Page 1 of 16 Jan 1991 Issue of Eastern Hills Journal Press in Cincinnati, Ohio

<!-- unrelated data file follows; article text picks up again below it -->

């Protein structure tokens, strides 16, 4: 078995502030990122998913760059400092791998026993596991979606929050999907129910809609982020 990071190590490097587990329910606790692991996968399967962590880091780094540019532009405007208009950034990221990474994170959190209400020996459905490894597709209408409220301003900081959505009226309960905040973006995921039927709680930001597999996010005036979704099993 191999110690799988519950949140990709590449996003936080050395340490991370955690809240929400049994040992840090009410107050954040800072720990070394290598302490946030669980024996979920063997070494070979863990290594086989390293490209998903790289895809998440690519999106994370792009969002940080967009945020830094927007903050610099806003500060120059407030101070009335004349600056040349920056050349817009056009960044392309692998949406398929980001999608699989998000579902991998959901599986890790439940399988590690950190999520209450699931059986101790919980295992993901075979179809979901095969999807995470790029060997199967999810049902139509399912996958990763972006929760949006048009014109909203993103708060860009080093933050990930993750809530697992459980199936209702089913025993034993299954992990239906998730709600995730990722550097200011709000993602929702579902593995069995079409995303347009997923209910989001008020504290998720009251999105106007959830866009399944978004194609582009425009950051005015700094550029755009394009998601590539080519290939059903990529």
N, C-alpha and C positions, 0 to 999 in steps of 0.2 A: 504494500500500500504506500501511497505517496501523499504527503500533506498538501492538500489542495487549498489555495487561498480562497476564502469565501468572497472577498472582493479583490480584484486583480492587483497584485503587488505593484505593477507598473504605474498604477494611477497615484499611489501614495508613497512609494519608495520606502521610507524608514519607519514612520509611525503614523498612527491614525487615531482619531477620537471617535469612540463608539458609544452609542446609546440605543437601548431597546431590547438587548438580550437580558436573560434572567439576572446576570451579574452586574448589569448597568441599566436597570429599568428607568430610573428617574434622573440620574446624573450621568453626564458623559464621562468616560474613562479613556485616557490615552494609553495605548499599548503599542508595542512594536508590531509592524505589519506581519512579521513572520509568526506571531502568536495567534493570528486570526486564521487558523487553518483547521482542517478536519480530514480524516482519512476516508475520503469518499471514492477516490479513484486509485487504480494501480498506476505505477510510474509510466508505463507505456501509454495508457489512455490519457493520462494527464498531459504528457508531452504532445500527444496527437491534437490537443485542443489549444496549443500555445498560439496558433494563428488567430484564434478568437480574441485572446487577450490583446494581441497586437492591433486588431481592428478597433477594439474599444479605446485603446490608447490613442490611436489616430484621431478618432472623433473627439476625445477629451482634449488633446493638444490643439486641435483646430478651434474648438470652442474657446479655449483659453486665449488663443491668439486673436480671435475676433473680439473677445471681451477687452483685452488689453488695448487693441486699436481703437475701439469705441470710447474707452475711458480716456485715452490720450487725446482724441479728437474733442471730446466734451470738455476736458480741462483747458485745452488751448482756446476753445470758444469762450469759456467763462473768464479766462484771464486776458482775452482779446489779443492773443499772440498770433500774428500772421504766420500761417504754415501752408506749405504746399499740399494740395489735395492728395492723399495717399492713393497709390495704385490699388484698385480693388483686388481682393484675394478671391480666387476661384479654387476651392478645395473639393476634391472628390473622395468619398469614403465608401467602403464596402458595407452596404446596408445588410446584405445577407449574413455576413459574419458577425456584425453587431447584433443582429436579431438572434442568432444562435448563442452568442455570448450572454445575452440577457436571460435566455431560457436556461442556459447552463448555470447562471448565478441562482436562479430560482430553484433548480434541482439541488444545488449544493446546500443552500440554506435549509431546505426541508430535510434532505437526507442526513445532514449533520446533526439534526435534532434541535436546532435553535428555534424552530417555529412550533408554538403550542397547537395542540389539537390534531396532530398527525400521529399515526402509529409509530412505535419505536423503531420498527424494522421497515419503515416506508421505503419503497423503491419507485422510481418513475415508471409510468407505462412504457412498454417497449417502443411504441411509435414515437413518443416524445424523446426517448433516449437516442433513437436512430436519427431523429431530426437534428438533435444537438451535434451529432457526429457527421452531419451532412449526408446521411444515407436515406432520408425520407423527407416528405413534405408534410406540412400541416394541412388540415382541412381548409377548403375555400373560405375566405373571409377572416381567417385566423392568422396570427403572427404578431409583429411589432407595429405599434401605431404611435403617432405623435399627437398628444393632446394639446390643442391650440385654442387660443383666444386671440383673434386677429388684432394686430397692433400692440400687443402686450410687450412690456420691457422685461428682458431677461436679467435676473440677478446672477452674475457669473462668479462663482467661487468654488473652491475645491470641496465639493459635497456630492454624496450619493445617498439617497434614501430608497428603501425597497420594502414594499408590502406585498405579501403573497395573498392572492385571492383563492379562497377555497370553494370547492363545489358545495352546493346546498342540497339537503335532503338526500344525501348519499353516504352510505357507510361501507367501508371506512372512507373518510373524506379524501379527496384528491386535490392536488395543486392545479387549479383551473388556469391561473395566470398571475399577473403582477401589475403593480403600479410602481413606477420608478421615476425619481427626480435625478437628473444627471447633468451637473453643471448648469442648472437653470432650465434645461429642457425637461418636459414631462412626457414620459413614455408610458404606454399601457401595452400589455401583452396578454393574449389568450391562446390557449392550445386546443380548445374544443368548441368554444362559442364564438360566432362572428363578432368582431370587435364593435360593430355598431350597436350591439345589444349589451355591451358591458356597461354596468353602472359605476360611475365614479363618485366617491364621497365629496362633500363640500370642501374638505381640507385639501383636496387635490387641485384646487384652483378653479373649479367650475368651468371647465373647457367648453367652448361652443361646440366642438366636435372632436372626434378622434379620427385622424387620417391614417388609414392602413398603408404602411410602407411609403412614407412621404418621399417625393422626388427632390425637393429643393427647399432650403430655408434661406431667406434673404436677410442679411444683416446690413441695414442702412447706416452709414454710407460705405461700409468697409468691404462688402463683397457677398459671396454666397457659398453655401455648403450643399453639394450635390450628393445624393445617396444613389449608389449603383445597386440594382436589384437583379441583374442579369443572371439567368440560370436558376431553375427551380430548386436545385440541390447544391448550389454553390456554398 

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Eastern Hills Journal Press (Newspaper) - January 16, 1991, Cincinnati, OhioLetting it Here a5 e Aern Hills journal press Eoj vol. 55, no. 49 two sections 16 pages wednesday january 16, 1991 35 briefly by news editor Nancy o Connor,.745-Gq 77 symphony shuttle free from Sigee a Sigee a restaurant at the Harley hotel at 8020 Montgomery Road in Kenwood has begun to provide free transportation services to and from Cincinnati symphony orchestra concerts at music Hall. Quot those wishing to Combine dinner with a concert at music Hall should make dinner reservations Between 5 30 and 6 . By calling 793-4300 and requesting the symphony package. There May be a nominal per person charge for shuttle transportation from the Harley depending on demand. Entertainment cards Are not accepted with this promotion. Sigee a offers secure Park 7wing lots. Patrons will be picked up at music Hall and returned to their cars in the restaurant lots following the symphony or pops concert they Are attending. Group rate discounts on concert tickets Are also available for those wishing to make use of these restaurant shuttle packages. For More information about group rates for symphony and pops concerts at music Hall Call Kathryn Simmons at 381-2597. For general ticket information Call 381-3300 or ticketmaster at 749-4949. Health Board meets Jan. 22 or. Stanley e. Broadnax commissioner of health said the Public is invited to attend the regular monthly meeting of the Board of health on Jan. 22 the meeting begins at 6 . And will be held at the Cincinnati health department 3101 Burnet ave., in the Dolores l. Bowen auditorium first floor. A speech interpreter for the hearing impaired shall be provided upon request. To arrange for this service Contact Wilford f. Clark Cincinnati health department Burnet ave., 352-3123. 3101 neighbourhoods get gift of 1,533 Trees Cincinnati City streets Are be More than 1,500 Trees Greener according to Steve Sandfort Cincinnati Park boards Urban forestry management Section head. Fourteen City neighbourhoods Are sharing 1,533 a City Tough Trees on streets selected by area Community councils. Community volunteers surveyed planting needs designated streets and tree species for Bond Hill Carthage Clifton Heights East Price Hill Kennedy Heights Madisonville North Avondale Northside Oakley pleasant Ridge Roselawn Sayler Park West Price Hill and Westwood. The Trees Are planted on City owned curbside right of Way and Are paid for by the City of Cincinnati a special forestry assessment tax. It cles for Safe of Montgomery a and Eiolf. Put pm a with Meaux Tiff first person to 10 ltd Baught he a a is. Just can our class tied Ssrafje-"1 a press Community newspaper serving flirt of Hyde Park Madison place Madisonville Maremont my. Lookout. Oakley it Terrace Park Plaza considers bus service by fran Sive staff reporter Oakley the owners of Hyde Park Plaza Are discussing proposals to allow Queen City metro buses Back into Hyde Park Plaza on a limited basis. At the request of Hauck properties which owns the Plaza metro discontinued bus service into the Plaza in november 1988, according to Ted Meyer service planner for Queen City metro. David Rowe vice president of development for Hauck properties said the policy of allowing buses into the Plaza changed at the request of the plazas tenants. In a letter last october to Carl Palmer metros director of planning and development Rowe wrote a was noted to you both the owners of the Center As Well As the major tenants objected earlier to the bus routing through the main drives of the Center. For safety As Well As maintenance Rowe apologized for a some degree of inattentiveness to this item from some of our former As Well As current personnel a and pledged to work with metro a to develop a mutually satisfactory program for All parties Kay Pierce current president of the Hyde Park Plaza merchants association said a representative of Hauck properties gave merchants another ver Sion when service was discontinued. Pierce said the association was told by former Hauck employee Kim Sanders that the buses were too heavy for the lot and would damage the pavement. She added that the merchants association asked that the bus service be maintained. In addition members of the Hyde Park Center for older adults sent petitions with approximately 200 signatures to Hauck properties when the change was announced asking that the bus service continue in the Plaza. According to Rowe however the company had no complaints entertaining fran Sive press staff members of the Junior league choral group entertain visitors at the Hyde Park Center for older adults. The chorus is directed by Patricia Matchette who writes a different show every season. After rehearsing for six to seven weeks the group then travels around the City visiting senior centers retirement and nursing Homes. Storm sewer maintenance under Way during the month of january remedial maintenance work including repair and or construction on Cincinnati a Public storm drainage facilities is being performed in the following communities it. Lookout Hyde Park Oakley and Madisonville. Sum maintains four Large pumping stations a two mile Long flood Wall 30,000 this work will be performed by the City of Cincinnati Highway maintenance division under an agreement with the storm water management Utility division. Storm water inlets 3,000 manholes and hundreds of Miles of storm conduits ditches and i Cuno. Sum has set up a remedial maintenance schedule to serve All 49 Cincinnati communities in a Semi annual basis. One of Smuts main objectives is to reduce storm water flooding by upgrading our drainage facilities in a timely manner. All work is funded through the storm drainage service charge paid by the citizens of Cincinnati. The storm water management division requests the cooperation and understanding of citizens when maintenance work is performed in their Community. Further information about the above work can be obtained by calling Sam George at 352-3942. Hyde Park Council protests service costs by Ricki Schmidt contributor Hyde Park neighbourhood Council does not like being told How Many police and fire personnel they must have at local functions and then having to pay time and a half for their services. At its regular january meeting the Hync voted to go on record with Cincinnati City Council that it feels it very a inappropriate of the administration to pursue the policy of neighbourhoods paying the full Cost of the City services when the neighbourhoods Are not allowed to decide what services Are needed. The Hync now pays 10 percent of the City charges. Council members agreed that when the City sets the requirements and the neighbourhoods pay there is no incentive for Cost control. This policy affects the Hync sponsored july 4 program As Well As the annual Art show sponsored by the Hyde Park merchants. The Cost for the City services for the july 4 program was $852 in 1986 but could now go As High As $10,000, officials said. Hync will Contact other groups conducting events which would face impacted by the policy Hync members invited to visit school by Ricki Schmidt contributor principal Judy Ellis told the Hyde Park neighbourhood Council at its january meeting the Hyde Park elementary school a offers this Community a school at your Doorstep that can by school it encouraging the Council members to come compete with any school in the visit the school Ellis said the school loves to have an Opportunity to be involved in the Community. Ellis told the Council the schools three goals Are academic achievement improving the school climate and increasing school and Community involvement. The 300 children enrolled at Hyde Park elementary Are from Hyde Park Evanston and Delta in the East end. Ellis noted students throughout the City can apply for open enrolment. Ellis added a Small is important to us with 18-20 students in the average class. She said the More individual Contact with adults the better the program is. A the beginning of the year there were three full time volunteers. Ellis said a now we have More than 20. A she explained this a a makes a difference in the kind of one to one work you can do with Hyde Park elementary school has a variety of enrichment programs including clubs for Stock markets books Young authors choir and drama. Ellis noted the schools primary concerns Are Quality and diversity. The school maintains Quality of instruction and serves a diverse population. The racial balance is now 70-30 and the school Board considers perfect racial balance in the District to be 57-43. Ellis said a testing is approximately at the average in the school Ellis thinks Hyde Park elementary will probably not face budget cuts that alternate a Ludt schools will. She concluded a we at Hyde Park should concentrate on strengthening the local we Are school advisory Council. We Are always interested in increasing Sac the Sac which is composed of parents teachers school administrator and Community representatives helps in guiding school policy goal and management plans and budgetary decisions Ellis said. In the Hopes of mobilizing opposition to the policy a s implementation. In other action the Hync named Connie Pillich to fill the Council vacancy created when Kali Parsons moved to Louisville. Pillich a Captain in the . Air Force is stationed at the University of Cincinnati As an assistant professor with the air Force Roth program. She lives with her husband Paul for Shey on Amberson Avenue. Neyo it the nominating committee recommended Pillich for the vacant y Hync dem a after a graphics female from East Hyde Park review the indicated a would improve the geographical and gender representation on Council. Ted Meyer a planner with the Queen City metro told the Hync of changes in bus service for the Hyde Park area. He explained the it. Lookout Sun run express which operates monday through Friday will continue up about the bus service until the Issue was raised by Cincinnati City Counci member Bobbie Sterne last year. Sterne receive a letter last March from a resident at Cambridge arms apartments complaining about the poor bus service and asking that something he done to bring buses closer to the apartments which Are Home to Many disabled and elderly residents. A in the last couple of months please see bus a9 tickets slow accidents by fran Sive staff reporter Mariemont a rigorous traffic enforcement policy in Mariemont has achieved its intended result of reducing accidents according to Mariemont police chief Robert Pope. A we have a reputation now that if you re doing something improper you la be caught a Pope said. A a we a like to think that people Are aware of our presence out Pope said traffic enforcement efforts have tripled since 1987, and As a result he said the number of traffic accidents has declined. In 1987, he said Mariemont police issued 992 moving citations and there were 10c accidents. By contrast 3,858 moving citations were issued in 1990, and there were 70 accidents. The stepped up Effort in traffic enforcement has meant an increase in the number of parking citations issued As Well from 291 in 1987, to 615 in 1990. Pope said that an increased awareness of enforcement policies has contributed to the decline in the number of accidents. A people need to be aware. If not we re going to pay attention for them a he said. Pope explained that he was told by the mayor and Council when he started three years ago that traffic enforcement was a priority. All Village police cars Are equipped with radar although Pope said the officers Are trained to rely on their own observations of a situation As Well. He said the average speeding ticket issued is for 15 Miles Over the Speed limit. A very few people contest tickets maybe one a month a out of roughly 125 tickets written he added. In addition to strict enforcement of the Village Speed limits Mariemont police Are also trained to Check for expired tags on a vehicle. Pope said 42 Days is the average length of time tags have been expired when a citation is issued. A your officers Are out there looking for people with traffic violations and other violations a Pope said. In addition to reducing accidents the Village Treasury is a beneficiary of such strict enforcement. Pope estimated that Mariemont collects roughly $10,000 a month during mayor s court. By contrast Fairfax police issued 1,035 tickets in 1990, the largest number Ever written in one year in the Village. Mariemont mayor Richard Adams is Quick to Point out the differences in the two communities. Mariemont is largely residential while Fairfax has a Large business and Industrial please see Council a9 please see tickets a9 >5 i 1